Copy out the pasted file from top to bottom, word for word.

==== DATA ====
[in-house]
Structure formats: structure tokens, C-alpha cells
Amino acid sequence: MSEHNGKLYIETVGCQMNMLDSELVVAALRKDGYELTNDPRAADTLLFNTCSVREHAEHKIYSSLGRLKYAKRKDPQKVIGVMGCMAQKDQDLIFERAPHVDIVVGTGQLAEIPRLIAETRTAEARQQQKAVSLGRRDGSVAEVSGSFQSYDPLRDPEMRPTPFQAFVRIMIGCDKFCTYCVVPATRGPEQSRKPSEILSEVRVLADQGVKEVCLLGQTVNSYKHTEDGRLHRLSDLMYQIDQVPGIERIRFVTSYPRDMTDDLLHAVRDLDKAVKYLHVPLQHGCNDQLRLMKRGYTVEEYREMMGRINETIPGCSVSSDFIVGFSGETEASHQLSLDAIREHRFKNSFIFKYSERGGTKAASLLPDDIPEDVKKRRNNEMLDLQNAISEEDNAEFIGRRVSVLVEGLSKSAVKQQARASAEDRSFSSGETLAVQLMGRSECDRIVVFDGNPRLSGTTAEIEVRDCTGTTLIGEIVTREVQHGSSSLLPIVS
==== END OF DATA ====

[in-house]
Structure formats: structure tokens, C-alpha cells
Amino acid sequence: MSEHNGKLYIETVGCQMNMLDSELVVAALRKDGYELTNDPRAADTLLFNTCSVREHAEHKIYSSLGRLKYAKRKDPQKVIGVMGCMAQKDQDLIFERAPHVDIVVGTGQLAEIPRLIAETRTAEARQQQKAVSLGRRDGSVAEVSGSFQSYDPLRDPEMRPTPFQAFVRIMIGCDKFCTYCVVPATRGPEQSRKPSEILSEVRVLADQGVKEVCLLGQTVNSYKHTEDGRLHRLSDLMYQIDQVPGIERIRFVTSYPRDMTDDLLHAVRDLDKAVKYLHVPLQHGCNDQLRLMKRGYTVEEYREMMGRINETIPGCSVSSDFIVGFSGETEASHQLSLDAIREHRFKNSFIFKYSERGGTKAASLLPDDIPEDVKKRRNNEMLDLQNAISEEDNAEFIGRRVSVLVEGLSKSAVKQQARASAEDRSFSSGETLAVQLMGRSECDRIVVFDGNPRLSGTTAEIEVRDCTGTTLIGEIVTREVQHGSSSLLPIVS